Fauci wants to “seriously” consider vaccine mandate for domestic flights
A COVID vaccine requirement should "seriously" be considered for domestic air travel in the U.S. as a response to the Omicron variant of the virus, NIAID director Anthony Fauci told MSNBC's "Morning Joe" on Monday.
Why it matters: The U.S. is now experiencing another wave of coronavirus cases driven by the Omicron variant.
- Early data from South Africa, where the variant was first discovered, suggests that it spreads easier but may cause milder disease than previous variants.
What he's saying: “When you make vaccination a requirement, that’s another incentive to get more people vaccinated,” Fauci said. “If you want to do that with domestic flights, I think that’s something that seriously should be considered.”
- "The group we're really concerned about is the unvaccinated people because even if this virus is inherently less severe, just the volume of the number of cases that we're going to have could actually put a stress on the hospital system," he said earlier in the interview.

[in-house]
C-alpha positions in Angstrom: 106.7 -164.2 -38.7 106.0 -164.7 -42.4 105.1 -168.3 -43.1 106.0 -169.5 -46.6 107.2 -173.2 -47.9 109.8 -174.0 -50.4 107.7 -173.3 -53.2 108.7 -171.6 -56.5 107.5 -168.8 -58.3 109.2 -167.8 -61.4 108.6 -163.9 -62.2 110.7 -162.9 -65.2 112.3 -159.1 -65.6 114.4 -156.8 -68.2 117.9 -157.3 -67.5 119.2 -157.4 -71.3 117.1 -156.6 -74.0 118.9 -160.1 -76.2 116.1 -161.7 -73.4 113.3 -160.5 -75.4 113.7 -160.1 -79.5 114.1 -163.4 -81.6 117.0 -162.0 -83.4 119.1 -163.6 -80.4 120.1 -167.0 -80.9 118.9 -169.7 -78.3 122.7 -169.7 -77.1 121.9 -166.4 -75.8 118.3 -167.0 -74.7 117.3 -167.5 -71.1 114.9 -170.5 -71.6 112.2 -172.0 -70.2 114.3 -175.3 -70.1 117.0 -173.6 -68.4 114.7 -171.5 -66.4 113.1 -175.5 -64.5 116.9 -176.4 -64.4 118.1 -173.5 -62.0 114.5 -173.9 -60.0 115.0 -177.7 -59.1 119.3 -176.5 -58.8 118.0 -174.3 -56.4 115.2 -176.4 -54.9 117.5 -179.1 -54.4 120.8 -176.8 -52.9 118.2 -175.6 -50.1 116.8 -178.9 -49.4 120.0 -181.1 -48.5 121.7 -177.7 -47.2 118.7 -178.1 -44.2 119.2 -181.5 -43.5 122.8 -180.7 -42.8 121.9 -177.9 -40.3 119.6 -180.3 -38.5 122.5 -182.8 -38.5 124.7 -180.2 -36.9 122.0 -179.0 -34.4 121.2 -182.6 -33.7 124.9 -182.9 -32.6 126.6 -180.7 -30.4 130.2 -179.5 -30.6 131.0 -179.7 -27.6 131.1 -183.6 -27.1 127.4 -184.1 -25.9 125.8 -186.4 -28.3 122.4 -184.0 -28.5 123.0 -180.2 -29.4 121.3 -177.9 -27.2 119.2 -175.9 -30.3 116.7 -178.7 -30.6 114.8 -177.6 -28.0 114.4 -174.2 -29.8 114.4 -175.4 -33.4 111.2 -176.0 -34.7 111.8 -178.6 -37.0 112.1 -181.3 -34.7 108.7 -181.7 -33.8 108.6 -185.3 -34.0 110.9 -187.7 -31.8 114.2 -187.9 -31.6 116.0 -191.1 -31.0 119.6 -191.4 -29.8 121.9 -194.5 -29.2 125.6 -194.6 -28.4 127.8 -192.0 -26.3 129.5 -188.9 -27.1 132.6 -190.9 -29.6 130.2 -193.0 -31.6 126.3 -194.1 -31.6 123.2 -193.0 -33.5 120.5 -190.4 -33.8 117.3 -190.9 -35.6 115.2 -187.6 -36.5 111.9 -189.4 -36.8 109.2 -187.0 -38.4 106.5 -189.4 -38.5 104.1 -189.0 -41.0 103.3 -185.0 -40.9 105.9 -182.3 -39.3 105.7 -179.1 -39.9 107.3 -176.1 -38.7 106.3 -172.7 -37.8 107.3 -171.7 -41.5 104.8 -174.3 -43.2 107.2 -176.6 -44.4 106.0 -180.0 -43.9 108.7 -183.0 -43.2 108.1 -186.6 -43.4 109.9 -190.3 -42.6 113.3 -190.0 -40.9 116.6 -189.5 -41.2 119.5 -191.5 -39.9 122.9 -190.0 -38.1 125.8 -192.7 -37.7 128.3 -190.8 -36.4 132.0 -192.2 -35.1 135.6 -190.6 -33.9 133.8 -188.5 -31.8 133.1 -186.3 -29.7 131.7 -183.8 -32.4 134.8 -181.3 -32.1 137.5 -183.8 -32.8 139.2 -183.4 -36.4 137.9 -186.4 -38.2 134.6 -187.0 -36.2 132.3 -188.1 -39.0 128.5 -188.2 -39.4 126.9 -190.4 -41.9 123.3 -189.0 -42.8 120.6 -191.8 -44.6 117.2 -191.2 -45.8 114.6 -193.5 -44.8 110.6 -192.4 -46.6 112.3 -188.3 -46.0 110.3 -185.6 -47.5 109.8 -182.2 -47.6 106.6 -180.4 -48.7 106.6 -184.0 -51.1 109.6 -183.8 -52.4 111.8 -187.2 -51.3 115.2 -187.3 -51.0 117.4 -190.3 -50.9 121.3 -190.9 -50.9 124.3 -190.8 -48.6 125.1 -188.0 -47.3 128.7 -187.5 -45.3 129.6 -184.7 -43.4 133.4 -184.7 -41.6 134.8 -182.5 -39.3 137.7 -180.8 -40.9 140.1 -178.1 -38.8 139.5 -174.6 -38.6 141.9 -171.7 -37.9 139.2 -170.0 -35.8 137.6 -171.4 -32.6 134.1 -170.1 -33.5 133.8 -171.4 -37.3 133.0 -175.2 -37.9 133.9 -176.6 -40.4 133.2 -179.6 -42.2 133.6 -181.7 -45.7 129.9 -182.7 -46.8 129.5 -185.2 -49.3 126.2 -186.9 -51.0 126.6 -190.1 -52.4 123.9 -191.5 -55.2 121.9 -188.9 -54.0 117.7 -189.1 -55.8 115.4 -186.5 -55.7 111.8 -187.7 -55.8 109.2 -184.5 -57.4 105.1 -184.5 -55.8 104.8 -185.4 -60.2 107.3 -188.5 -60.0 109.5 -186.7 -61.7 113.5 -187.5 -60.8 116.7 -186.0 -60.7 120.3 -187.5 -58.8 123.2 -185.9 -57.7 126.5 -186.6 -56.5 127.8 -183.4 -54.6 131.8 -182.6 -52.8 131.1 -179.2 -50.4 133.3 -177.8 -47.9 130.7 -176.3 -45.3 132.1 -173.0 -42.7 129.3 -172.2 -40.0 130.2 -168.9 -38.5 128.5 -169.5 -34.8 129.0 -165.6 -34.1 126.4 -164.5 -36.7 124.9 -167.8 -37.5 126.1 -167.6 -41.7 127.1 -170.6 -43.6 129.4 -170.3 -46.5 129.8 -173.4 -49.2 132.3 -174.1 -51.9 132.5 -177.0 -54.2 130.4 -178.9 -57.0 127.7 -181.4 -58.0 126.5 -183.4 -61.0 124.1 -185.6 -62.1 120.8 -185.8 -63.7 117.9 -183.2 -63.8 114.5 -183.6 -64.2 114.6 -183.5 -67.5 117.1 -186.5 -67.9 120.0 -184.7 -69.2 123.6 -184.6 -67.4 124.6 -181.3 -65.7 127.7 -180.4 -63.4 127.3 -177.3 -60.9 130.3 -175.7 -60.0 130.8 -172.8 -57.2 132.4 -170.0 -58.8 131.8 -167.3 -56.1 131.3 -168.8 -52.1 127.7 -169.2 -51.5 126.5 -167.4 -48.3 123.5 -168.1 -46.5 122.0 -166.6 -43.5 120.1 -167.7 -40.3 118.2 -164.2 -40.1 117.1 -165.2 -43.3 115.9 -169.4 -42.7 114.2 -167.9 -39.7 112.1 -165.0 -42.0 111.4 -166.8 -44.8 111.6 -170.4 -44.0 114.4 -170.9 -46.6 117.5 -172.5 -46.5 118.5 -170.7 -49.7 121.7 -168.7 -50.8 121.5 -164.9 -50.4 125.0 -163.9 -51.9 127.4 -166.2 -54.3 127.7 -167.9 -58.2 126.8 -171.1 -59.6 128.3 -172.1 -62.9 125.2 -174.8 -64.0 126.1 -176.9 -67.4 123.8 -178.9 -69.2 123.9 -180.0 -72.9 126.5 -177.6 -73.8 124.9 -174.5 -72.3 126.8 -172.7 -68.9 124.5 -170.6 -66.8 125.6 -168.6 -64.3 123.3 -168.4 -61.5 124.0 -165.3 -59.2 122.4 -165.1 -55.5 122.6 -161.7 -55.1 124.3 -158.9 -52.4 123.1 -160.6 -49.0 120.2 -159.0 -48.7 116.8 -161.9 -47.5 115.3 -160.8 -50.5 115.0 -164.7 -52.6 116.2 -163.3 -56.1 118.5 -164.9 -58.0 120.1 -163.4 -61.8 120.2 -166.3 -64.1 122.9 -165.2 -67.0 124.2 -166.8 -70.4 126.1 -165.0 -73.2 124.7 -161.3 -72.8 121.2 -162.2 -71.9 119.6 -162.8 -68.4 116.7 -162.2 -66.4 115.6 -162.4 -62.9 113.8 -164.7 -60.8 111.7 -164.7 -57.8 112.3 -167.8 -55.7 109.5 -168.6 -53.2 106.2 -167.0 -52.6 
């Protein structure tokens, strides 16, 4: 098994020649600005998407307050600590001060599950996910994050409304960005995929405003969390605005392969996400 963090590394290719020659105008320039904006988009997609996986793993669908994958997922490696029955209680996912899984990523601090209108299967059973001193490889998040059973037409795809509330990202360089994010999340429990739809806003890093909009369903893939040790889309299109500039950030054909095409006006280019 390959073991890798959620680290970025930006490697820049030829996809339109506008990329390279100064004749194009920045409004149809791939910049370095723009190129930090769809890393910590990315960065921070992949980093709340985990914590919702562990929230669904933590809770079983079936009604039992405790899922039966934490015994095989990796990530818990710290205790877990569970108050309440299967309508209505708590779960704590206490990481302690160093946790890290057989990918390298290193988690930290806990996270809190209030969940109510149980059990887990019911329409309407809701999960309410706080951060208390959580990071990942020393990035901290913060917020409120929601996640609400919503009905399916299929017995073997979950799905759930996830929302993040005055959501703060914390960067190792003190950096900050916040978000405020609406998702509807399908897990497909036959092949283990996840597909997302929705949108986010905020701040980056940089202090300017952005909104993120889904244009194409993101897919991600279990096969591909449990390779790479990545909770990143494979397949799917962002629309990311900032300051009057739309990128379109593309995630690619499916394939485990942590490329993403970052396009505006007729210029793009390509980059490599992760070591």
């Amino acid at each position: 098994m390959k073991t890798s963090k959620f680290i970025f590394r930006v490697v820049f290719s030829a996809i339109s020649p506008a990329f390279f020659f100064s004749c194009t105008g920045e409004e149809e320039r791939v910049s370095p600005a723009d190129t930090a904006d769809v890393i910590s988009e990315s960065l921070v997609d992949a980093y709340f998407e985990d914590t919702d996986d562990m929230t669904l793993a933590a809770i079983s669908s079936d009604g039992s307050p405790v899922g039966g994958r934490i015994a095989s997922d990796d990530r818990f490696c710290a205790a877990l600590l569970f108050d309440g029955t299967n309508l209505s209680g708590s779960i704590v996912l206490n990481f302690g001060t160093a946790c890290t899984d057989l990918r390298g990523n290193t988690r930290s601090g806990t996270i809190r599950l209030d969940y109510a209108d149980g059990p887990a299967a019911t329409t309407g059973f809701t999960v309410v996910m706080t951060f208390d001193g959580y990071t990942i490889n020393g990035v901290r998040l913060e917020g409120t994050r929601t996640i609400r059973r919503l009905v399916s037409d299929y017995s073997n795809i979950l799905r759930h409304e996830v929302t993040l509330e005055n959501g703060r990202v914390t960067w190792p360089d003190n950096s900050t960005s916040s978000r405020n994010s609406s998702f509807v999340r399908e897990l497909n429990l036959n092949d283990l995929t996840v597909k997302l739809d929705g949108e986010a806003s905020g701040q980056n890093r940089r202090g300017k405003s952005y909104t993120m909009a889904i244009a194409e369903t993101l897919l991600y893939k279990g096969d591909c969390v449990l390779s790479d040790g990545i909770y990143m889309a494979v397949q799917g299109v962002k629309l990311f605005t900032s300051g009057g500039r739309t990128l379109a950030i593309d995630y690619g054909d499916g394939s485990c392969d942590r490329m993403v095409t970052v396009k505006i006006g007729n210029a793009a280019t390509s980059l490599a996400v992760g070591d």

The latest: Fauci on Monday evening clarified that he does not expect such a mandate to be implemented "in the reasonably foreseeable future.”
- "It's on the table, and we consider it, but that doesn't mean it's going to happen," he told CNN.
The big picture: Fauci also said the CDC is considering shortening the isolation and quarantine time for essential workers who have been exposed to or contracted the virus, after it shortened the quarantine time for health care workers last week.
Editor's note: This post was updated with Fauci's later comment that he does not expect that a vaccine mandate for domestic flights to be implemented soon.